By Eddie Flanagan, asset finance partner at Shakespeare Martineau
A legal settlement approved for Volkswagen (VW) car owners in the US has not provided any assistance to fleet operators and leasing companies in the UK Whilst it is clear how the manufacturer will attend to US consumers and vehicle providers, the position here in the UK is far more uncertain with limited redress being offered.
Many vehicle providers and fleet managers here in the UK are likely to face similar demands from consumers once the compensation packages become more widely known. They will need to manage customers’ expectations carefully in the months to come.
In a £14.7 billion (£12 million) settlement approved on Tuesday 25th October, the German car maker has allocated up to $10 billion to meet the cost of buybacks and compensation settlements in the US, in the aftermath of the diesel emissions scandal. $4.7 million will be spent on programmes to offset excess emissions and to develop clean car projects.
This judgement highlights the contrasting approaches taken by US and UK regulators. In the US, regulators have shown that they won’t hesitate to take a foreign corporate to task if it impinges on the rights of US consumers. Equally, the level of damages approved can be viewed as a punitive response to VW in light of its treatment of US consumers.
The position in the UK and indeed throughout the EU could not be more different from that in the US and the redress offered to consumers is far more limited. Comments made on consumer blogs and social media channels reveal just how unhappy many consumers are about the situation; some alleging that the EU is in some way ambivalent or inept in its handling of the situation.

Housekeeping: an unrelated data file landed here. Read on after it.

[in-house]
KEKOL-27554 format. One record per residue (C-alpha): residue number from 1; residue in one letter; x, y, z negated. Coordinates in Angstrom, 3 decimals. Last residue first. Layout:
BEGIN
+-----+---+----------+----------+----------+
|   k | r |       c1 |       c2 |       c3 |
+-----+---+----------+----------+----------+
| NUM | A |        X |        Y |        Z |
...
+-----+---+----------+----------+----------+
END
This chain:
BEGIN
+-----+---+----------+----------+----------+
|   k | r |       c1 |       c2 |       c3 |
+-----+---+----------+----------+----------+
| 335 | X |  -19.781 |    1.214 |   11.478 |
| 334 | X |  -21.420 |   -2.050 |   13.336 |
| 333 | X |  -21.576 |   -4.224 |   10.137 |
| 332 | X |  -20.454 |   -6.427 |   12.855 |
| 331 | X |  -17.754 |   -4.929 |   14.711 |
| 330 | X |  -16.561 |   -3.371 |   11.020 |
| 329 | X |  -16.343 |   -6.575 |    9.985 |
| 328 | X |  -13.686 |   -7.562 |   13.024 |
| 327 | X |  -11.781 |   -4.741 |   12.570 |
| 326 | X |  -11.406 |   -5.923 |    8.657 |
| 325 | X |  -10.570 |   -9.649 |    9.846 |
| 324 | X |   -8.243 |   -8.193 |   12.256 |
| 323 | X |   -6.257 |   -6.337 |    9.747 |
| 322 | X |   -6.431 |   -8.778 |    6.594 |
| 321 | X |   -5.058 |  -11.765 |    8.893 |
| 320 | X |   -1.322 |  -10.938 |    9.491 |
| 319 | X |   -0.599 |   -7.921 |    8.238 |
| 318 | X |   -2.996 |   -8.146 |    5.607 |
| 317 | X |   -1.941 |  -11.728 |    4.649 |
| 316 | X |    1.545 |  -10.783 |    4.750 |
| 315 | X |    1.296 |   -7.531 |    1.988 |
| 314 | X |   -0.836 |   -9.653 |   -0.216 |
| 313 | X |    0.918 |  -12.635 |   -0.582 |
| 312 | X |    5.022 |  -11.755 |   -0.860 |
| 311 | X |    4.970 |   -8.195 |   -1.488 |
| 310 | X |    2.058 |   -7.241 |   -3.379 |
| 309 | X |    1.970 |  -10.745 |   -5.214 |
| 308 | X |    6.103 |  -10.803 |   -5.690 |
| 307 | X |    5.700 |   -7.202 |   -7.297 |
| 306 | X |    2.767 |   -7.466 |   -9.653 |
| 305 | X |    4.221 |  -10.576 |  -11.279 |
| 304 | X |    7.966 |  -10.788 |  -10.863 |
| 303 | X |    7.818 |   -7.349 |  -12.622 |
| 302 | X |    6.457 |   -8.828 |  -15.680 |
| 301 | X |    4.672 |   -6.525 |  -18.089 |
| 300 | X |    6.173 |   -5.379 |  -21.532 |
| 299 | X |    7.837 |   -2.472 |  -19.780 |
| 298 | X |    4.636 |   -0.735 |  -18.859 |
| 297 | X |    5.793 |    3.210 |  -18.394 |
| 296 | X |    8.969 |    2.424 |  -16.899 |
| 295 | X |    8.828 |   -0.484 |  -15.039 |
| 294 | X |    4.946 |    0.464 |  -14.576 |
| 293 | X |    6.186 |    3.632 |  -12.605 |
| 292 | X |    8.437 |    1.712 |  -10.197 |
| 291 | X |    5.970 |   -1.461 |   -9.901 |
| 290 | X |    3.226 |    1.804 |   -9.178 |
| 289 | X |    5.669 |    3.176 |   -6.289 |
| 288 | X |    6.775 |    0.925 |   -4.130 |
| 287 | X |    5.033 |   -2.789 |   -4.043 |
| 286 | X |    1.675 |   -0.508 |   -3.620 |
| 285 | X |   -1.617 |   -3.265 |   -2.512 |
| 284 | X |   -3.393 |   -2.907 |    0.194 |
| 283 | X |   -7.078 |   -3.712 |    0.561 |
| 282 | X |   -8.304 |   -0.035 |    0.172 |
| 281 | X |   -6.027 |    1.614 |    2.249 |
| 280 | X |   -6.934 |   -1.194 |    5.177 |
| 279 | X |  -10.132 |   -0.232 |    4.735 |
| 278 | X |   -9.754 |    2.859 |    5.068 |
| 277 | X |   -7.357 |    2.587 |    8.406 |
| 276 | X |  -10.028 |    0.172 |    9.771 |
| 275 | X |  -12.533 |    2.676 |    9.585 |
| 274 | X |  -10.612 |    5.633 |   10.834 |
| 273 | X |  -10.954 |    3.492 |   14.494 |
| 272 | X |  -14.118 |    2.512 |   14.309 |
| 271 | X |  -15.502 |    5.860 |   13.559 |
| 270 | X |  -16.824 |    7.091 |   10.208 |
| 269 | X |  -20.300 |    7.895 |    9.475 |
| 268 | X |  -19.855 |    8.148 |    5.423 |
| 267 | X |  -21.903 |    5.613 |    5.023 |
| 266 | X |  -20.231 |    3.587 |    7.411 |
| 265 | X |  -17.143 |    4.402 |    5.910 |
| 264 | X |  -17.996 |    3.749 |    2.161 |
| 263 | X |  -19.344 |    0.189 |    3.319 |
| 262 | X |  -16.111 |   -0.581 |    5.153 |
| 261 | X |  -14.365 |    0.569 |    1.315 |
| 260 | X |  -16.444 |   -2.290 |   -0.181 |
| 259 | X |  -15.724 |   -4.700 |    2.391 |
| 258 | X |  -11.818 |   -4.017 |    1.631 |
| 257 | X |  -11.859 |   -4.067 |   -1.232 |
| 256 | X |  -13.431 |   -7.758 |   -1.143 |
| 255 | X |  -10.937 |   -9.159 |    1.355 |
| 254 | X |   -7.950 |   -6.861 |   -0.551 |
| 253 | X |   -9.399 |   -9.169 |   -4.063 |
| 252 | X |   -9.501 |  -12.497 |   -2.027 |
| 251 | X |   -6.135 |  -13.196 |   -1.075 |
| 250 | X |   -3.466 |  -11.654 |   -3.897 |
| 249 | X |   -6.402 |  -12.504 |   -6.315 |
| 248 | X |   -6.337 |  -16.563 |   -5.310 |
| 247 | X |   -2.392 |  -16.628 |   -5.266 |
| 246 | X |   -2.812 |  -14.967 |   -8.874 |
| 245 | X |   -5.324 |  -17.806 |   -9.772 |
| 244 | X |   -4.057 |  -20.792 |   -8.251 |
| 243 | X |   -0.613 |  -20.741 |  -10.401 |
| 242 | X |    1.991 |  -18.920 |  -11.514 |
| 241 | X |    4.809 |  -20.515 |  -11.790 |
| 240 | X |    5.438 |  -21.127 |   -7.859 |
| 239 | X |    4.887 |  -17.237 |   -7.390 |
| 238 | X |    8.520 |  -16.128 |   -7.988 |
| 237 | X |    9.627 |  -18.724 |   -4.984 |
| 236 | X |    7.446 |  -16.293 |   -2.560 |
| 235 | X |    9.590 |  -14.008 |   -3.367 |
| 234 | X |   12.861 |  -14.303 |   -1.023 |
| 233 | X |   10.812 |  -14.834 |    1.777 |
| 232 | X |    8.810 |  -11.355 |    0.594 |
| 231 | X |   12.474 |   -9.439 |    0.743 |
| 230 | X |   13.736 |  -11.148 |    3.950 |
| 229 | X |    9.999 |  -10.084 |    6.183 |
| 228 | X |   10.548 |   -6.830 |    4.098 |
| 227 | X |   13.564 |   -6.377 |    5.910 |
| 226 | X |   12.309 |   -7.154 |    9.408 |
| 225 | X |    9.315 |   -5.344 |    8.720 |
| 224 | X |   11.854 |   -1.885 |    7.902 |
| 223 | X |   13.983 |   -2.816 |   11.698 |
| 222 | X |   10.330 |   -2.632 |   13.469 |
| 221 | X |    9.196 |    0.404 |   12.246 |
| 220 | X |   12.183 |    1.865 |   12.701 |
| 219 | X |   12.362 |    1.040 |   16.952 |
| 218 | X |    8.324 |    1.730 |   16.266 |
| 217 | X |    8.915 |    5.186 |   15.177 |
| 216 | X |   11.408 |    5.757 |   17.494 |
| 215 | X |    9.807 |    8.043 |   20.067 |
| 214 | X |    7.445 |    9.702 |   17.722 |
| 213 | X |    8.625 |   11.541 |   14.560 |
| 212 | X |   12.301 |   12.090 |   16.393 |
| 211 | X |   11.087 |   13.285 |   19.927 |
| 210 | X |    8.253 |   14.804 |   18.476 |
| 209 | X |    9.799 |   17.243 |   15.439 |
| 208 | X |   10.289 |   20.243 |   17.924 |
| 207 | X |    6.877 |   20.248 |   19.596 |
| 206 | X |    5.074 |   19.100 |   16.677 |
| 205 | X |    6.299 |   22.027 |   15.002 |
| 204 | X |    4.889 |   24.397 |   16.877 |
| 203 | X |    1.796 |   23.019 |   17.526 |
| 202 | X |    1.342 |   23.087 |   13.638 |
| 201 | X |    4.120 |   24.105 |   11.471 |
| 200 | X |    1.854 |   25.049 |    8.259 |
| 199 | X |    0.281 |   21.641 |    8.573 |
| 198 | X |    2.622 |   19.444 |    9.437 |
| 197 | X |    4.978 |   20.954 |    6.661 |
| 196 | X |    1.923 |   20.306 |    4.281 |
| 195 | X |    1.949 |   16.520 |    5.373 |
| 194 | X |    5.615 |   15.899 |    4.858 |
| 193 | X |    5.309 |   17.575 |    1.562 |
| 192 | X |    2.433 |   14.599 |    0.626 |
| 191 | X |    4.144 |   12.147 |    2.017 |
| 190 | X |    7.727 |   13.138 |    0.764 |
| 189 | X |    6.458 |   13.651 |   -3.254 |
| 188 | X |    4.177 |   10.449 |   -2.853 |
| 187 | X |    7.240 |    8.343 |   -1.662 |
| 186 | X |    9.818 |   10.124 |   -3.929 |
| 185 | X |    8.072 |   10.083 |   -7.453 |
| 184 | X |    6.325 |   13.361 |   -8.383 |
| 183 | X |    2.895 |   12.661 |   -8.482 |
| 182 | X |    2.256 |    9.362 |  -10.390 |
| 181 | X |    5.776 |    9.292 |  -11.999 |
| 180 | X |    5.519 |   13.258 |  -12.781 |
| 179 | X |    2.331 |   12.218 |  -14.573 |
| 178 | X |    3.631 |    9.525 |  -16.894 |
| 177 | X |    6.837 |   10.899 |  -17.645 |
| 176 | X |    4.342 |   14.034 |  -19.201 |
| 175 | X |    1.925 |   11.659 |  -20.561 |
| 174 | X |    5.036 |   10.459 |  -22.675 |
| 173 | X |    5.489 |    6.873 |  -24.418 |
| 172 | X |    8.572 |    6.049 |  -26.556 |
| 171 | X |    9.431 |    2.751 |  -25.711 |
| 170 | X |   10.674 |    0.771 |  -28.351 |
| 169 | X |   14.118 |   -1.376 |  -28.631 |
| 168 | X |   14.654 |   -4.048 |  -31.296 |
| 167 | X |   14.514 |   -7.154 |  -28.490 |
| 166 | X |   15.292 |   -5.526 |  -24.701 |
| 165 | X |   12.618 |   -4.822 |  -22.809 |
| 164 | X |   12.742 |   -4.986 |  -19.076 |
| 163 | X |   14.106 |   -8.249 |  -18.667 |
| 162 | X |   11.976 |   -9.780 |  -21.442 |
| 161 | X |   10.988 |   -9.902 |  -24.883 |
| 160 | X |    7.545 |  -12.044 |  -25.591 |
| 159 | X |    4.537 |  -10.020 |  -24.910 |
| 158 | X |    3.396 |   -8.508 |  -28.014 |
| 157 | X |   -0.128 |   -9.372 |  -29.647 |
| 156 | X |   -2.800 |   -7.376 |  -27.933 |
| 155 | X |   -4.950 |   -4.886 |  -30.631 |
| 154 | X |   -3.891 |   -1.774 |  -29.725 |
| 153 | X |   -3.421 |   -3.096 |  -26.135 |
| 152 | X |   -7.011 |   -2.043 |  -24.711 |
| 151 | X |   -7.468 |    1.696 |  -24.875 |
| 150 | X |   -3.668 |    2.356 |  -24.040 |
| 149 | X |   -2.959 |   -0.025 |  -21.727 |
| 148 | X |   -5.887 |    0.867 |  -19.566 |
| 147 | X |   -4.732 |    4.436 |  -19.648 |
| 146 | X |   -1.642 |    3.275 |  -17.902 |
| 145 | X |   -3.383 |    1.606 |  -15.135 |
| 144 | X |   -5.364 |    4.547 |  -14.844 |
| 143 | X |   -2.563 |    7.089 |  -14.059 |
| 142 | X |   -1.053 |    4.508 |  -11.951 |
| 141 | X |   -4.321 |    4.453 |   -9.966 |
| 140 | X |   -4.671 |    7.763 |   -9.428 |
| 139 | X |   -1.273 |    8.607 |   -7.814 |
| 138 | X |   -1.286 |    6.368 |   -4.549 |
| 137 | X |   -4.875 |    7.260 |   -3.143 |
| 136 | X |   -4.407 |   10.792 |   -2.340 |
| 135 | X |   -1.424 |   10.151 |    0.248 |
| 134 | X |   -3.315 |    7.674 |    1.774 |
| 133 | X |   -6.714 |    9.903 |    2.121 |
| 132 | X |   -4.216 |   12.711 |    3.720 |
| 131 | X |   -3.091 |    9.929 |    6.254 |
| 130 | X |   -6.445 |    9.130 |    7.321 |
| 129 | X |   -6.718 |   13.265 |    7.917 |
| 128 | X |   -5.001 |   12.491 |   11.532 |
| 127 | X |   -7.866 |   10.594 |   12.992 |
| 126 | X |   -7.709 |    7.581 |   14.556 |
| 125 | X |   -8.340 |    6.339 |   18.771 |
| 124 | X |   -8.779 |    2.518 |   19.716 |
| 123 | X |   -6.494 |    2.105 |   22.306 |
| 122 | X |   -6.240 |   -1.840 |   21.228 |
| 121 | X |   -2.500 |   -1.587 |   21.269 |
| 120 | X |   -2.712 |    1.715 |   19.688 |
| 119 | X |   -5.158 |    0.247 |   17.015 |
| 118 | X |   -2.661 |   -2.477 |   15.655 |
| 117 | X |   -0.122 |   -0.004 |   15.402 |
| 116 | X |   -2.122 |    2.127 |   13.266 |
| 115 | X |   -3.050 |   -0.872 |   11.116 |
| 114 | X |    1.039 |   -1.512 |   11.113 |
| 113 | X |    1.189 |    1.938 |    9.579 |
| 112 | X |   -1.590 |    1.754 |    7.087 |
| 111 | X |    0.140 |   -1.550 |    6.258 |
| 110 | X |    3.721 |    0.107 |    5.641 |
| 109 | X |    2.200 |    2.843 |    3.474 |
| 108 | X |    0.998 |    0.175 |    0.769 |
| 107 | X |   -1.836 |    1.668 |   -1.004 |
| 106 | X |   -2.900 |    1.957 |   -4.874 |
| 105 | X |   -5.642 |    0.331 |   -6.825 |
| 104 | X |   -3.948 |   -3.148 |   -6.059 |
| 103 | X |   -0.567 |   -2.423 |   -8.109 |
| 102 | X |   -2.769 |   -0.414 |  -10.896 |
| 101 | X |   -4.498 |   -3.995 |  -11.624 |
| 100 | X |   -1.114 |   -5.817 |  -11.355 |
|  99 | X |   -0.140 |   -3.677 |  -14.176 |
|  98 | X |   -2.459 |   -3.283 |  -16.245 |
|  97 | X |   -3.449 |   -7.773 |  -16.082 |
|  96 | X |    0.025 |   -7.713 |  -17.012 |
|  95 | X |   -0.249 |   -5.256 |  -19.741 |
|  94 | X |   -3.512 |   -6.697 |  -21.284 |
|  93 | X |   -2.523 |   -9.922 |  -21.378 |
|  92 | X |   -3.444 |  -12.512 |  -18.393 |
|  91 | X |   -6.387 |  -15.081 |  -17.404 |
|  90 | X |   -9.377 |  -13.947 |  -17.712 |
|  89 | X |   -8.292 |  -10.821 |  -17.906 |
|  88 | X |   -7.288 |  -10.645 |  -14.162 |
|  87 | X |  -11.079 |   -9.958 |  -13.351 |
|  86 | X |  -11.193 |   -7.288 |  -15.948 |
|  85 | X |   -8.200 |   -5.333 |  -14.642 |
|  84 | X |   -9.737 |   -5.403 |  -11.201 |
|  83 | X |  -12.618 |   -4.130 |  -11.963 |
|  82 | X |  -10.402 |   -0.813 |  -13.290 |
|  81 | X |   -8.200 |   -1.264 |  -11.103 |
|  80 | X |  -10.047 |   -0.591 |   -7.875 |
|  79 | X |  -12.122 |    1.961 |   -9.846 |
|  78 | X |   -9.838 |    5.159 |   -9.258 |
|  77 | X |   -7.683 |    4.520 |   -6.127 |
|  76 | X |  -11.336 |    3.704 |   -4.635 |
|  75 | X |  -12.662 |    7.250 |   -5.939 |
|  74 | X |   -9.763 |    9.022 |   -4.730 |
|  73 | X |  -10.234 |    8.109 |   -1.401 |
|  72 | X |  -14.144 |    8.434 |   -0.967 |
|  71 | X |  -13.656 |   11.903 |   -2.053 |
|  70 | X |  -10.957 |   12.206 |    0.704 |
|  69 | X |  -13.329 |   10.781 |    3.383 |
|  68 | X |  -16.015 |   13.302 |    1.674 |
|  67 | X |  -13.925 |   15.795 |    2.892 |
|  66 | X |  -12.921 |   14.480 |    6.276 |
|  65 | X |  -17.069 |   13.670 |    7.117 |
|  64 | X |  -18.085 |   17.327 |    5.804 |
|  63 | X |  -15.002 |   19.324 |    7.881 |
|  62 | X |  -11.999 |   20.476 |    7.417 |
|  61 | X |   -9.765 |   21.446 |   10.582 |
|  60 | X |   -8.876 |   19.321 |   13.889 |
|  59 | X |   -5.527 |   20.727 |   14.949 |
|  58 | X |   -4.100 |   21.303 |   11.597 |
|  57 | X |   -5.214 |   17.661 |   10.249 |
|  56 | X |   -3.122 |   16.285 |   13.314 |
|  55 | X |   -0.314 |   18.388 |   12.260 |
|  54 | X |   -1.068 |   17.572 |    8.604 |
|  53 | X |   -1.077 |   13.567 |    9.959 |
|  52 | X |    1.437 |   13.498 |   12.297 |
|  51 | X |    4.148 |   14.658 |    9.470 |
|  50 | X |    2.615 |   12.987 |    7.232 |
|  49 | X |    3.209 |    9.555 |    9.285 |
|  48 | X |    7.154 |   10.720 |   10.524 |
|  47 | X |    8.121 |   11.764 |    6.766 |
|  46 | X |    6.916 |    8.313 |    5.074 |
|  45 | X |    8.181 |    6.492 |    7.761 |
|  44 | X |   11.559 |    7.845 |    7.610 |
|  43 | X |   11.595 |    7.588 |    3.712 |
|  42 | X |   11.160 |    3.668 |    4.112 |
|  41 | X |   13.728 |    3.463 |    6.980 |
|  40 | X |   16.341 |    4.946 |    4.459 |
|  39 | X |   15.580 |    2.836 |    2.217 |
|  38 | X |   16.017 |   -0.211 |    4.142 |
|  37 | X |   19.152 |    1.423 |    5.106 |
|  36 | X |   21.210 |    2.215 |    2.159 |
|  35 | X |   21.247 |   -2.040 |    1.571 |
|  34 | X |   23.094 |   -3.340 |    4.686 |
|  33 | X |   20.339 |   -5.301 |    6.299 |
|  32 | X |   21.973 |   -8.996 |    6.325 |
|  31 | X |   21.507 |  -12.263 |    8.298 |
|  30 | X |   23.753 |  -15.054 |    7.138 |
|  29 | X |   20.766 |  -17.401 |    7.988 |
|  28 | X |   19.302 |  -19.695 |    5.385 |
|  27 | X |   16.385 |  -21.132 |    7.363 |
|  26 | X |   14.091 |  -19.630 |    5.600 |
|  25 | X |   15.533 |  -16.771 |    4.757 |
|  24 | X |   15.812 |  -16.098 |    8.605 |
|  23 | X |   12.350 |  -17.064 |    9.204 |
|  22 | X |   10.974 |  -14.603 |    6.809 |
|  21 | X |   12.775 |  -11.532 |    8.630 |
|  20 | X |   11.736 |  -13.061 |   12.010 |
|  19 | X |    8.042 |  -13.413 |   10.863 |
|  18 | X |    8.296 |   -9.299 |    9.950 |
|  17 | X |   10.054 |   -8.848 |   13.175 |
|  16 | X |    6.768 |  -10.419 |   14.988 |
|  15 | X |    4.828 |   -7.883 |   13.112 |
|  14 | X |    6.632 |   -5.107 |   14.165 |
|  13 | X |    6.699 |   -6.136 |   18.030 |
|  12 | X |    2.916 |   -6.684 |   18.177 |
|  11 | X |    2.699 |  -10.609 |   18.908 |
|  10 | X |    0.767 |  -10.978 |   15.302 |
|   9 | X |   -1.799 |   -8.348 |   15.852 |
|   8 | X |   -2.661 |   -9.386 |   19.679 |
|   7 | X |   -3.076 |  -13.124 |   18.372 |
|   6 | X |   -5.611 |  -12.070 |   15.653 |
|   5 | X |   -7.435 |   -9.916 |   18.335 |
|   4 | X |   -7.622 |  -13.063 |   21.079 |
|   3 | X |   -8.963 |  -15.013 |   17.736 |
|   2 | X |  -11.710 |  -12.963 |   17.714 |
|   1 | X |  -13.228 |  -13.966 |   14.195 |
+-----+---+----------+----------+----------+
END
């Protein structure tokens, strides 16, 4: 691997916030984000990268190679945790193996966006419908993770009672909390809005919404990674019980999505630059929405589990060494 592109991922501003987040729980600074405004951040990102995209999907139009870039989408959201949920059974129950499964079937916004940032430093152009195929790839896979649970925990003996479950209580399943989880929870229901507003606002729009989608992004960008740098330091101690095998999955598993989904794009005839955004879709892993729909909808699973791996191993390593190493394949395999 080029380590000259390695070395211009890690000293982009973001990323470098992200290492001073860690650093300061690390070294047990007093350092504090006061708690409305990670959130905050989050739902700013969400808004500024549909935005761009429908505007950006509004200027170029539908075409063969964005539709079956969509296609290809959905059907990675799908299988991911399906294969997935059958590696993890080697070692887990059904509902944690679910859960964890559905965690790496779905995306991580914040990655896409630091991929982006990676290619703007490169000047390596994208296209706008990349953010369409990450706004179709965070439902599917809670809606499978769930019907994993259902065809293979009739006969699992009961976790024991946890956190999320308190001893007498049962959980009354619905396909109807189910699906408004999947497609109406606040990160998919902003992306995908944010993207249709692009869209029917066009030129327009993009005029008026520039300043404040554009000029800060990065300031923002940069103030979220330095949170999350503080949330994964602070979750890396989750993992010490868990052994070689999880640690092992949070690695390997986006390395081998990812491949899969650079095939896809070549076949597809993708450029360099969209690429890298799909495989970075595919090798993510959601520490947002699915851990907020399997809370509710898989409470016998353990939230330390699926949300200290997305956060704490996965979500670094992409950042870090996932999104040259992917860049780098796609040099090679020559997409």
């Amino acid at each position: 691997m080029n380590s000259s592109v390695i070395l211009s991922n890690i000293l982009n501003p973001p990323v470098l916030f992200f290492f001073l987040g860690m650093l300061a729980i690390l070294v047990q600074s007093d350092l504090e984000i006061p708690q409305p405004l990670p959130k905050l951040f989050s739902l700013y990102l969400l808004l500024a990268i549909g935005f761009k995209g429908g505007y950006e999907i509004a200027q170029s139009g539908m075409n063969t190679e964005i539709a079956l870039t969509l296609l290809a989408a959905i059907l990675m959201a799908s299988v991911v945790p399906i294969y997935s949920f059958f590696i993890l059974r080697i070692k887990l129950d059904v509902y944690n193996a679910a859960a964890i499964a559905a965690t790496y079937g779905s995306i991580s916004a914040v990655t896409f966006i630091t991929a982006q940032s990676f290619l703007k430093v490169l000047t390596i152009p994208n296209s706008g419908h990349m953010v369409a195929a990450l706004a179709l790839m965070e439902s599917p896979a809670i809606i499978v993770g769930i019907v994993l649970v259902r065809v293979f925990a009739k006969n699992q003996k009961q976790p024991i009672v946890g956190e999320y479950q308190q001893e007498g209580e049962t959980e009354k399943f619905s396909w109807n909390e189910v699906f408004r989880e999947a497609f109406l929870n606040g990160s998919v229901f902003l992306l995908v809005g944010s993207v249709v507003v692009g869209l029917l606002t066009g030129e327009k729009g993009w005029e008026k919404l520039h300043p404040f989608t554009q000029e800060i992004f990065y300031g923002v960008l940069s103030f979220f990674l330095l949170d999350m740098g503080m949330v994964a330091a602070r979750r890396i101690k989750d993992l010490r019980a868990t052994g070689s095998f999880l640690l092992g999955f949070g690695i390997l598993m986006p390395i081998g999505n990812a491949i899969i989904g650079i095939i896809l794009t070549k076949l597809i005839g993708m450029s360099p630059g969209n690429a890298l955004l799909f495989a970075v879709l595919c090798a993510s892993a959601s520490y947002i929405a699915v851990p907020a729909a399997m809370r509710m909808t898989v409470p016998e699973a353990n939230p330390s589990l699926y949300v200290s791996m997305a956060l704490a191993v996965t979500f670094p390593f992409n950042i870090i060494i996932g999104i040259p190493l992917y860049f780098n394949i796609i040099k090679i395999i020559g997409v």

VW has made it very clear that it does not intend to compensate EU customers; alleging that it has not broken any EU laws and the issue does not affect the performance or economy of its vehicles. Rather tellingly, VW’s CEO, Matthias Muller, is alleged to have told German newspapers that offering similar compensation in Europe and elsewhere would be inappropriate and unaffordable, stating that a similar package in places outside of the US would overwhelm VW.
For fleet operators and leasing companies, the main concern will be that they could find themselves in the firing line; handling considerable negative customer feedback, without being able to offer any practical advice or assistance in return other than the manufacturer’s recall. This could generate tension in their trading relationships with VW. In addition, leasing companies will have the added problem of having to monitor any adverse effect on residual values at the end of their contracts.
For UK consumers, the current position is that repair by recall is the only real remedy. For some 1.6 models, the recall may not get underway until 2017. The UK Transport Select Committee continues to urge the UK Government and the EU to take action but, as we have seen with other issues, it can take time for Europe to adopt a unified approach when enforcing consumer rights.
For the time being, fleet managers and leasing companies must be mindful that consumer redress may yet be secured, but it is unlikely to be of the financial magnitude reached in the US. In the interim, care will need to be taken when addressing consumer complaints and this will require back to back engagement with the manufacturer. We are yet to see if any actions of a class nature will be launched.